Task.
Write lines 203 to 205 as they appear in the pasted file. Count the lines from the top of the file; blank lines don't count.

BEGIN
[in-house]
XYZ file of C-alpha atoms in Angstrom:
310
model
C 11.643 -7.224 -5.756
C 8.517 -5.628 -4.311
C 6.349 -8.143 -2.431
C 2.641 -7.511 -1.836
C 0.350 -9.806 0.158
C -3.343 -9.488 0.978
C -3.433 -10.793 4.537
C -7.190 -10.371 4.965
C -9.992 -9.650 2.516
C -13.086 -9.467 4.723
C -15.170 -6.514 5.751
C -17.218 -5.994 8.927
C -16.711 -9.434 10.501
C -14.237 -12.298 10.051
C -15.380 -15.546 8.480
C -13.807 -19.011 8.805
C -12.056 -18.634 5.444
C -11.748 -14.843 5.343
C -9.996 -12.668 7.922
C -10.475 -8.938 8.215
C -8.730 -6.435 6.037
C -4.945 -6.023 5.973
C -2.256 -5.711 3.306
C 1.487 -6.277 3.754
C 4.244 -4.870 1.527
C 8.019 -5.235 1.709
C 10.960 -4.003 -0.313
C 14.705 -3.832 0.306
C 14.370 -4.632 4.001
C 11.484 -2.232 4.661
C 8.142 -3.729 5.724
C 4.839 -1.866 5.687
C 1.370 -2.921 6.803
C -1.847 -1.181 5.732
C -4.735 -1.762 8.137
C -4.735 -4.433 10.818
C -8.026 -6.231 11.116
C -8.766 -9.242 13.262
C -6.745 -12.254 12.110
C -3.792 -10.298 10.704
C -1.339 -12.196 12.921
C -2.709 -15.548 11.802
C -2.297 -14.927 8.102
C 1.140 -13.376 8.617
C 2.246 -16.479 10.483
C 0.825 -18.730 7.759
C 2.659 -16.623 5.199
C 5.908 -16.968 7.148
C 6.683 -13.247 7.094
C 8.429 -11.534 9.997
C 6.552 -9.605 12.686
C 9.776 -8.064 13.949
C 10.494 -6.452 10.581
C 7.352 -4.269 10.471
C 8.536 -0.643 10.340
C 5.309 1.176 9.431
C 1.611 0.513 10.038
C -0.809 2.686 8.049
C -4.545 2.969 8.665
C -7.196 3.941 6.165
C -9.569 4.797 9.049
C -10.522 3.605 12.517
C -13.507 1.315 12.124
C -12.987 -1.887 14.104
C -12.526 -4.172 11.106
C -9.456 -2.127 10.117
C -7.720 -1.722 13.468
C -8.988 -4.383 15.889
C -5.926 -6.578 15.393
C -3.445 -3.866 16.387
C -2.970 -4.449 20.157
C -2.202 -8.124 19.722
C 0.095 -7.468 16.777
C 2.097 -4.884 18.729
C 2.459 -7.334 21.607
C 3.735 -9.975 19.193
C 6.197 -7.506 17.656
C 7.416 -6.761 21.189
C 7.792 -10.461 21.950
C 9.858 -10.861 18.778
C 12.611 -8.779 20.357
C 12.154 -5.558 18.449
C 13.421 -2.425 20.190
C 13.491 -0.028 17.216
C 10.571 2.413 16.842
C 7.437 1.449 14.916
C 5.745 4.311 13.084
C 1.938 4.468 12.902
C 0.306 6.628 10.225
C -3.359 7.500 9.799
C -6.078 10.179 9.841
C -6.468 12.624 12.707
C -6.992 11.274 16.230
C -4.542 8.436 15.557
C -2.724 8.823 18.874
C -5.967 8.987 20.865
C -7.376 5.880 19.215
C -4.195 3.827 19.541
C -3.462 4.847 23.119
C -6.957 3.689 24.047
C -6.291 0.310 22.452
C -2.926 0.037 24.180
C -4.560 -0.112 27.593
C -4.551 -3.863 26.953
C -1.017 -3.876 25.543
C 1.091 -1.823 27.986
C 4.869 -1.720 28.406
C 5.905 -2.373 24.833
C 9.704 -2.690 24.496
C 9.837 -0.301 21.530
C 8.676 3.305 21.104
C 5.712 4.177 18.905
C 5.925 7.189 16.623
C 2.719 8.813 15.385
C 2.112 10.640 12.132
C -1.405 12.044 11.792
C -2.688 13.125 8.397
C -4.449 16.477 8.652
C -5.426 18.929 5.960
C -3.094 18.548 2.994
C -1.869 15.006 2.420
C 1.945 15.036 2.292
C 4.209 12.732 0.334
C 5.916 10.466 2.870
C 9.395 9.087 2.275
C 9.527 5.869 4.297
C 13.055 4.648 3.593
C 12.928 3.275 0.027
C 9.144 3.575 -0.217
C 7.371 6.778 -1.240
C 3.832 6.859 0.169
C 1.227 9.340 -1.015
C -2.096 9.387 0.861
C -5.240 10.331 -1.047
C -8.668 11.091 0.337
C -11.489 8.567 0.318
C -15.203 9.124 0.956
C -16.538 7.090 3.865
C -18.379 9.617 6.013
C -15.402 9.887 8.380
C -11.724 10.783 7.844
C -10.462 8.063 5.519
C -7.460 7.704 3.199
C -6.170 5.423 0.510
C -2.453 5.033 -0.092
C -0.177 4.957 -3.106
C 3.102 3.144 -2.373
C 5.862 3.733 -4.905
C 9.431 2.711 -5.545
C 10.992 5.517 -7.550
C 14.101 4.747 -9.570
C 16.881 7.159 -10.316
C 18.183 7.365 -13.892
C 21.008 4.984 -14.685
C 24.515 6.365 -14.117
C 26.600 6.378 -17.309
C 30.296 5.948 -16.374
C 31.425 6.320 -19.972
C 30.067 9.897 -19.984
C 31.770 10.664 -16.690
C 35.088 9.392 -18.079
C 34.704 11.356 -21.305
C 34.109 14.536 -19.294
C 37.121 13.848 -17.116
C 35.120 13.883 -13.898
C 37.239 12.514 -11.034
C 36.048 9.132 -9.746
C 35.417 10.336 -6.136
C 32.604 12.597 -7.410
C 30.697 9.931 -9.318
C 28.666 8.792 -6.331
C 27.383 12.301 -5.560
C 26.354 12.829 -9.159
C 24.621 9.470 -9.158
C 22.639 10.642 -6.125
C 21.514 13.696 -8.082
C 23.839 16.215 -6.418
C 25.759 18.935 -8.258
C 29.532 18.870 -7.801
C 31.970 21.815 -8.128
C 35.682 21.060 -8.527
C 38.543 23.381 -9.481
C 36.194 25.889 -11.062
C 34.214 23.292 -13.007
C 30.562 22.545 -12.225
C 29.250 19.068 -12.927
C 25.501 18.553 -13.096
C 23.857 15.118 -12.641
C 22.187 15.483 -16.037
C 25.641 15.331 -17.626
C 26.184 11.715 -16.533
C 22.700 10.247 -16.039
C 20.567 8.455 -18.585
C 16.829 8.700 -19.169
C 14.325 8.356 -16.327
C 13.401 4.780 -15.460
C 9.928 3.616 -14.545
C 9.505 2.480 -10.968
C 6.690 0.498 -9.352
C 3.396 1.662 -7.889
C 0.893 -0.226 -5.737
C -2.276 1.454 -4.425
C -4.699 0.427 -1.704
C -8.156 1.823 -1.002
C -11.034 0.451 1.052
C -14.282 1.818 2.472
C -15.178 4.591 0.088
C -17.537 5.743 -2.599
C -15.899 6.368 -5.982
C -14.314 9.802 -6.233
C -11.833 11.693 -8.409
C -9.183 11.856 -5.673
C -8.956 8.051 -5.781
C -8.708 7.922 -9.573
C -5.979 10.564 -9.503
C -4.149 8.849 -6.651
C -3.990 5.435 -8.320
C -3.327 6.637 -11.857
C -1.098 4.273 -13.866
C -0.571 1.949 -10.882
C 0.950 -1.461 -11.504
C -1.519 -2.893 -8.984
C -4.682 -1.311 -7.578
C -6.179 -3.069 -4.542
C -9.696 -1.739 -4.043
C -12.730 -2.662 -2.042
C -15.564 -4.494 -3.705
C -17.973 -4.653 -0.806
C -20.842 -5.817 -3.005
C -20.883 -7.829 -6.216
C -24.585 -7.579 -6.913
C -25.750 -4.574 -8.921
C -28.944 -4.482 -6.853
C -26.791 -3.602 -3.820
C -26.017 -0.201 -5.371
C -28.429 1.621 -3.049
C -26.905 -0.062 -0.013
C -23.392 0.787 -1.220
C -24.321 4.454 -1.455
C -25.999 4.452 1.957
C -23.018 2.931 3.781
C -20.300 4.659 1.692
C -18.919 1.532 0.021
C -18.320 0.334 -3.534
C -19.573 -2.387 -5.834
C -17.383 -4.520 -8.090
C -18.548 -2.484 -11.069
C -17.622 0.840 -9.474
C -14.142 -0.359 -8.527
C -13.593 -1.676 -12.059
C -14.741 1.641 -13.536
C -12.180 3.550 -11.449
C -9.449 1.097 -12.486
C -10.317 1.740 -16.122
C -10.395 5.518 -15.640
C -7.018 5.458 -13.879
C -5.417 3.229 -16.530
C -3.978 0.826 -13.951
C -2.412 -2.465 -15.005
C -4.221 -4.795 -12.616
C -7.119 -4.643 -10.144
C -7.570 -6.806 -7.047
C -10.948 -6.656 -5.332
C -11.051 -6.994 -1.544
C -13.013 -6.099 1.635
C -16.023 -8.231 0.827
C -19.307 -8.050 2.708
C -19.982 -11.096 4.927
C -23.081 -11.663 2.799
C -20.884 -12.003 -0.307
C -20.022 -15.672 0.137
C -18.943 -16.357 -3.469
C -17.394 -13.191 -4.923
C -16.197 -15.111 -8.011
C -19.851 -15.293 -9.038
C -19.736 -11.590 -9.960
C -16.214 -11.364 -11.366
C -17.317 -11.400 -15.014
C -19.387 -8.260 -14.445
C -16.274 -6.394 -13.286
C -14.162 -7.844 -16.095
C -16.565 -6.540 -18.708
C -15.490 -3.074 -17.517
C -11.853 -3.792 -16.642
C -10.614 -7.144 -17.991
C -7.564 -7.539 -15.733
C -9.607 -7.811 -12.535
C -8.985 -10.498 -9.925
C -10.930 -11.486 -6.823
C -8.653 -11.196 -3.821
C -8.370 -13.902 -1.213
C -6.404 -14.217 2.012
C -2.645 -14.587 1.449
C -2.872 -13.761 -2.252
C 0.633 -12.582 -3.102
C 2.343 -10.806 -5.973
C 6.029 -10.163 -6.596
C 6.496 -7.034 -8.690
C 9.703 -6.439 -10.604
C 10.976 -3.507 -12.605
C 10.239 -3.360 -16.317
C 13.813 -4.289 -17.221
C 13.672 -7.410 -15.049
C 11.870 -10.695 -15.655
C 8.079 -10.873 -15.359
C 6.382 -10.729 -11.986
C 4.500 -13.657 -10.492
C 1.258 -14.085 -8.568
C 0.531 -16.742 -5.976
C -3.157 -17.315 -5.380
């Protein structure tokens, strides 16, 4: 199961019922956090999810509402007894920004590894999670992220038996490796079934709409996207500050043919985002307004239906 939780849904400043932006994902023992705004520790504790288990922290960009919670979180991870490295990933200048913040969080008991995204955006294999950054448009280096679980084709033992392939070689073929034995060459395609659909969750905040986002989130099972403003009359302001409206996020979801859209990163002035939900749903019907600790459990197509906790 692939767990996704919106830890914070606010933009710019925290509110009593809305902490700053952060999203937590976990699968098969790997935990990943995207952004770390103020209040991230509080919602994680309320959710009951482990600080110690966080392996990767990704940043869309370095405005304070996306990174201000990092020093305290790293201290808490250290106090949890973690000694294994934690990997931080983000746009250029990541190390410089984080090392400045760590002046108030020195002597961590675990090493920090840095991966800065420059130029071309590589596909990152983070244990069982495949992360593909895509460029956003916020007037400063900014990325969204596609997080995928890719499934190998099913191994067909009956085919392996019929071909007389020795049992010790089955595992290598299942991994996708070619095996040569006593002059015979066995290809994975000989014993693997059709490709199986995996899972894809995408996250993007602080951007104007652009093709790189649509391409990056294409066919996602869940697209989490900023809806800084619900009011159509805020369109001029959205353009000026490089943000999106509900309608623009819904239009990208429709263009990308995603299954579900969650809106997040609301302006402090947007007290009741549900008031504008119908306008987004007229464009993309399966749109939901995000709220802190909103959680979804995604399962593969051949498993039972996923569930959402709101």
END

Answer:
C 6.690 0.498 -9.352
C 3.396 1.662 -7.889
C 0.893 -0.226 -5.737